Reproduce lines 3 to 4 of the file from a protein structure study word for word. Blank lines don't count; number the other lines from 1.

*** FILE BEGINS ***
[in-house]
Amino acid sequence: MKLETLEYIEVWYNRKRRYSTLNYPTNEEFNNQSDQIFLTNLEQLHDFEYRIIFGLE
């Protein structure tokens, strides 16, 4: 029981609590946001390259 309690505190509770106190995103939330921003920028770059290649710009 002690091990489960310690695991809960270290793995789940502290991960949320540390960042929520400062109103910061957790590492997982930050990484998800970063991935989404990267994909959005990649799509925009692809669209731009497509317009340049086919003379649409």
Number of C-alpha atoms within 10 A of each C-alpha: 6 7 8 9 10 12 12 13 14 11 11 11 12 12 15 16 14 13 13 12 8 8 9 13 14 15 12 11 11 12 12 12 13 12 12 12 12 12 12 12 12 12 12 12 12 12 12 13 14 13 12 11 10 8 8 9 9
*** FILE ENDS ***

């Protein structure tokens, strides 16, 4: 029981609590946001390259 309690505190509770106190995103939330921003920028770059290649710009 002690091990489960310690695991809960270290793995789940502290991960949320540390960042929520400062109103910061957790590492997982930050990484998800970063991935989404990267994909959005990649799509925009692809669209731009497509317009340049086919003379649409």
Number of C-alpha atoms within 10 A of each C-alpha: 6 7 8 9 10 12 12 13 14 11 11 11 12 12 15 16 14 13 13 12 8 8 9 13 14 15 12 11 11 12 12 12 13 12 12 12 12 12 12 12 12 12 12 12 12 12 12 13 14 13 12 11 10 8 8 9 9